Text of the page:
(L-R) Jeff Kwatinetz, Rashard Lewis, Allen Iverson, Ice Cube, Kenyon Martin, and Roger Mason Jr. attend a press conference announcing the launch of the BIG3 in New York City. Michael Loccisano/Getty Images for BIG3

Former Virginia basketball star Roger Mason Jr. (Arch ’03), who played for seven teams during a 10-year NBA career, has a new gig. Last December, Mason left his post as deputy executive director of the NBA Players Association to become the commissioner and president of BIG3, a barnstorming 3-on-3 summer league for retired NBA players that is the brainchild of rapper/actor Ice Cube and entertainment executive Jeff Kwatinetz.

Virginia Magazine: On the surface, your career move sounded a little risky. What were the factors that made you feel comfortable in taking the leap?

Roger Mason: My time at the NBA Players Association was so valuable. I was able to dedicate my time to giving back and helping current players. After another successful [collective bargaining agreement] that we negotiated with the NBA, I felt like my work was done, and the mission was accomplished.

VM: Ice Cube has stated that he feels a little bit like Walt Disney in that he thinks he has this great idea, but it’s going to take so much work for it to come to fruition. How much has this consumed you, and what are your day-to-day duties and responsibilities?

RM: Obviously a start-up is time-consuming. Although it’s been a lot of fun, there hasn’t been a lot of sleep. Starting from scratch and really building out with a small infrastructure, it’s been anything you can imagine. We’ve been all hands on deck—whether that was putting together presentations for the sponsors or reaching out to the players to give them a vision of what this league would look like.

VM: What did getting Allen Iverson on board mean to the league, and were you involved with his recruitment?

RM: Getting Allen to be a part of this was huge. It signaled the fact we were getting buy-in from Hall of Famers. I picked up the phone and told A.I. about what we had going on. At first, he didn’t quite understand what we were doing and he turned it down. But when I called him back and told him I had left the Players Association and that I was going in 100 percent on this—and that Ice Cube was involved—he had a change of heart. He saw the vision. [Editor’s note: Iverson was suspended for one week after he failed to show up for BIG3’s Dallas event on July 30.]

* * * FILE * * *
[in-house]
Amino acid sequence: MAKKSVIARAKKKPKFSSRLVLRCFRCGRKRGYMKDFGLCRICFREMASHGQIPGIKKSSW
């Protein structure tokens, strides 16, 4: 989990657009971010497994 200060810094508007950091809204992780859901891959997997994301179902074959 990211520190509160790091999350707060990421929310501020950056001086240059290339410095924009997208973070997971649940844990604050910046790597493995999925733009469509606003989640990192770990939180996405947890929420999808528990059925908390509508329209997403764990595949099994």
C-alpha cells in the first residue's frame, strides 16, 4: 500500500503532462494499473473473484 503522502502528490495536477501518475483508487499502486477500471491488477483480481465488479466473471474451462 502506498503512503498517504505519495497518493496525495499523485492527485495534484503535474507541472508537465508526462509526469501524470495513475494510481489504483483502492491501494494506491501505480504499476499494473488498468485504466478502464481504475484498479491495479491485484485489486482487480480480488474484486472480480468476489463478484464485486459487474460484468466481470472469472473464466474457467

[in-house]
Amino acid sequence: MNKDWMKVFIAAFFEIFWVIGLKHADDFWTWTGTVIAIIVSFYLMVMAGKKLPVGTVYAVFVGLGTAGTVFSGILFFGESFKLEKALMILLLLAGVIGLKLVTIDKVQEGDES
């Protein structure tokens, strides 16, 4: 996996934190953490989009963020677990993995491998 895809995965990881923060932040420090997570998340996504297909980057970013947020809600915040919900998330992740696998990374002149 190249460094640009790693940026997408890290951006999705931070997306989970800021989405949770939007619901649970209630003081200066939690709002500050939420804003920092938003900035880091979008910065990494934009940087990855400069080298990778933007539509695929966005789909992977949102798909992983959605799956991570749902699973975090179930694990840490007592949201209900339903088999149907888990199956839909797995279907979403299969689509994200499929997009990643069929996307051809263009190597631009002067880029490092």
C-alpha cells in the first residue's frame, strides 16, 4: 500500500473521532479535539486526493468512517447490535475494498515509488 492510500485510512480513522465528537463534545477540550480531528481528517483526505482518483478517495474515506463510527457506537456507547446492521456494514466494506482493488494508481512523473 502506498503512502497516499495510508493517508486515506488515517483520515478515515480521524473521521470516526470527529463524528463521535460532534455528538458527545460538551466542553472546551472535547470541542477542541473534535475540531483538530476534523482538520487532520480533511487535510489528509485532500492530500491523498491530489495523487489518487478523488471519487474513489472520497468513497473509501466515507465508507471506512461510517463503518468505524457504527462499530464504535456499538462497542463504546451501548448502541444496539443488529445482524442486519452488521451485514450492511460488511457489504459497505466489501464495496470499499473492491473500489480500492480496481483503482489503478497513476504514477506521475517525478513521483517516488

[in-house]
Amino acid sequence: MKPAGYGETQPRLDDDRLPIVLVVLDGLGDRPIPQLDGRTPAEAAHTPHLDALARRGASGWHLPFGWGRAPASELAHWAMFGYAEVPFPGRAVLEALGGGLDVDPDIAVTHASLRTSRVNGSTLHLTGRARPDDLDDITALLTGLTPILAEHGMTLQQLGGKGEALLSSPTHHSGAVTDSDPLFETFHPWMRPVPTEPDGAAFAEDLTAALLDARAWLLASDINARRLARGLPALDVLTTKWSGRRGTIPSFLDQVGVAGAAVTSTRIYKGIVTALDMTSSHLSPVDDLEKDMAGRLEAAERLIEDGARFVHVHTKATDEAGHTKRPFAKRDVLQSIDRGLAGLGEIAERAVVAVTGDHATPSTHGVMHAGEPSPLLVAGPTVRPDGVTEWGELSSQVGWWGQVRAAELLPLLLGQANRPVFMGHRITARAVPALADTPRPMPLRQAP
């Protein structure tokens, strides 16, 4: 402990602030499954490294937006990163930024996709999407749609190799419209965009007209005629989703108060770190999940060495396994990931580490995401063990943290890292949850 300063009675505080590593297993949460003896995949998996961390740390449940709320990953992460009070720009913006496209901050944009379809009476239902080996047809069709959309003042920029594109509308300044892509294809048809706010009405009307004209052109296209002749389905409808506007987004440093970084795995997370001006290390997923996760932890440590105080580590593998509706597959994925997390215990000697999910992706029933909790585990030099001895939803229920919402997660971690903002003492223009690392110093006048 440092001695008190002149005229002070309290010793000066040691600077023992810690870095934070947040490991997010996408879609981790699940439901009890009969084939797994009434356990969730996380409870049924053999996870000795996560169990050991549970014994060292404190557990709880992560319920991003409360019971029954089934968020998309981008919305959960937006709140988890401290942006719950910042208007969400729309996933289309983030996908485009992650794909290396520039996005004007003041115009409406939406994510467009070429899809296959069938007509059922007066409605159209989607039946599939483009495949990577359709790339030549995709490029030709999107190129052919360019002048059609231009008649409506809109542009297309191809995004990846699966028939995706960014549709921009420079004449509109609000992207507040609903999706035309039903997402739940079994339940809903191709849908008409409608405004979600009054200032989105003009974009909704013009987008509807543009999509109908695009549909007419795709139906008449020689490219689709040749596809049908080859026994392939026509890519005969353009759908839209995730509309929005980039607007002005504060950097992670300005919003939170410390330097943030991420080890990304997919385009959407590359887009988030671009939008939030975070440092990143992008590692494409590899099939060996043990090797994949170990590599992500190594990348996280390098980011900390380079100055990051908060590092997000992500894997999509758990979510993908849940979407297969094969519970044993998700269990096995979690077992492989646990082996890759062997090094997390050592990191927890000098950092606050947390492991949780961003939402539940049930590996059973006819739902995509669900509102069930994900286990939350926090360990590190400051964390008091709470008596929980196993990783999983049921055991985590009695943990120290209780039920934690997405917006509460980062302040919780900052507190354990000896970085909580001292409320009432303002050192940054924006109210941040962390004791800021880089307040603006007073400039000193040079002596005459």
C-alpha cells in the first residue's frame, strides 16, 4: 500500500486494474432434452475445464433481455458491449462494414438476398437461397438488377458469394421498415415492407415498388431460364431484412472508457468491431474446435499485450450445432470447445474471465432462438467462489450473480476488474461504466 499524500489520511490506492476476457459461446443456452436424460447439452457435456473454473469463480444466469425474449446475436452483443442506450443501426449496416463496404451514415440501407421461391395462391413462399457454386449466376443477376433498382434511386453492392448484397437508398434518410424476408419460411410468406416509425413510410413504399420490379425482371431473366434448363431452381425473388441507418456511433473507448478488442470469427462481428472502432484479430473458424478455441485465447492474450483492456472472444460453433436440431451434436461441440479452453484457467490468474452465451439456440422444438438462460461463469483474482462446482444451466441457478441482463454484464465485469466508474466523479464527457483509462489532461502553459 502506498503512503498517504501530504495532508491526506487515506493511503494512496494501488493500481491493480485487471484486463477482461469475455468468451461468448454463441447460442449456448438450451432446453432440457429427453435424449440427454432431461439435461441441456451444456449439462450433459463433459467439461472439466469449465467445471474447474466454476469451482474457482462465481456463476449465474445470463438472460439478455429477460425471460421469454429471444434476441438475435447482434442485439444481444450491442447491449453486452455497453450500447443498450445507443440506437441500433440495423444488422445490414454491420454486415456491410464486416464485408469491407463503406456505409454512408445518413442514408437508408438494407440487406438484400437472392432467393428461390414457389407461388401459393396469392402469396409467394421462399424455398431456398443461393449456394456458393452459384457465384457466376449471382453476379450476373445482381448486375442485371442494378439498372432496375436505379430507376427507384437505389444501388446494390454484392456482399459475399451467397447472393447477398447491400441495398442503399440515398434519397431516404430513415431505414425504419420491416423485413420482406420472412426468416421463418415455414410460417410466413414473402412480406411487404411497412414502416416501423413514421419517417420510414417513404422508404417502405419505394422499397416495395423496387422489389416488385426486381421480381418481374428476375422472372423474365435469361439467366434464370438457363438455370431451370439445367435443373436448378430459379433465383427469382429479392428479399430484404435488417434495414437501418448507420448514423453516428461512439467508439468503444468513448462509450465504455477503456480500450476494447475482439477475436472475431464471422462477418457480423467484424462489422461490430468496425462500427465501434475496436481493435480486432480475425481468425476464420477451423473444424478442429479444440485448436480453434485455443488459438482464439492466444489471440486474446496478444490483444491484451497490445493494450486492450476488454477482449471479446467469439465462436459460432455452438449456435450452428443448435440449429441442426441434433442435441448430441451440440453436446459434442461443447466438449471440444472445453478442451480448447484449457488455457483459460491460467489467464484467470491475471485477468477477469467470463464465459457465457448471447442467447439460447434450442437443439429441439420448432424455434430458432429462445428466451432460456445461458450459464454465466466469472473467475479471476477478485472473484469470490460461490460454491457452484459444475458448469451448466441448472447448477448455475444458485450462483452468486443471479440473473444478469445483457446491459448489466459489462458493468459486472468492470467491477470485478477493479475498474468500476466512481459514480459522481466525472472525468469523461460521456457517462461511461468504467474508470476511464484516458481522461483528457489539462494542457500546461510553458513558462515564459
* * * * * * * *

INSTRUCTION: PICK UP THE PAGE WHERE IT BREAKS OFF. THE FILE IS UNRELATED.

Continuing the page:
VM: Does the recent decision to make 3-on-3 basketball an Olympic sport beginning in 2020 give the Big3 more credibility, and do you think we might see players from your league in the Olympics someday?

RM: Yeah, I absolutely think it validates professional 3-on-3 basketball. It’s great for our league. It’s great for our players who have the potential to represent the USA in the Olympics. There’s still a ways to go, but it would be great to be a part of that conversation. We’ve been in touch with USA Basketball and we look forward to working with them.

VM: The BIG3 has a number of innovative rules. What was the thinking there, and which ones do fans seem to be enjoying the most?

RM: I don’t think there’s any doubt that the 4-point shot is one of the most exciting BIG3 rules. The thinking behind the 4-point shot was to create even more space out on that court. It’s a shot that rewards highly skilled players. In this day and age of basketball, range is becoming unlimited—guys like Steph Curry, Klay Thompson shooting the ball from distance.

VM: So many start-up sports leagues have failed. What, specifically, makes you think this league has staying power?

RM: I think the secret sauce behind the BIG3 is the model and concept of a traveling league during the summer when there’s not a lot of programming on television. As basketball fans, we have basketball hangover after the NBA Finals. We get a little taste from Summer League, but for the most part, there’s no real competitive league that a basketball fan can watch. All these [players]—they have a brand and a following. We’ve really leveraged the celebrity of our players.

VM: How will you gauge success?

RM: It’s going to be measured in many different ways. For the players, it’s giving them the competition they yearn for and that they enjoy the experience. Clearly, for us, our television ratings are important (BIG3 has a deal with Fox Sports). And in the first year it’s making fans understand what the BIG3 is and to continue our promise, which is competitive basketball—old-school physicality with a new-school approach to the game.

VM: Many athletes at UVA graduate from the College, but you were in the Architecture school. What made you choose that path, and how did that decision shape where you are today?

RM: I started off as an economics major and then transferred into the school of Architecture because I’ve always been interested in buildings and structure. It’s symbolic of who I am. I love to build things. I love the process of putting a plan together and seeing it through.

VM: With the success you’ve had in your post-playing days, do you have any career advice for fellow Wahoos?

RM: It’s never too early to start exploring your interests. While I was playing, I took advantage of any opportunity (through the Players Association) that would allow me to see what I might want to transition into, so by the time it was time to transition, I knew the things I didn’t want to do and had a strong idea of the areas I wanted to move forward in. Seeing the things you may not want to do is just as important as finding the things you do want to do.

VM: If the BIG3 is successful, any chance it could come to John Paul Jones Arena next year?

RM: Yeah, it’s definitely something we would consider. I loved my time at UVA. If it worked out, it would be awesome to have a weekend down at JPJ.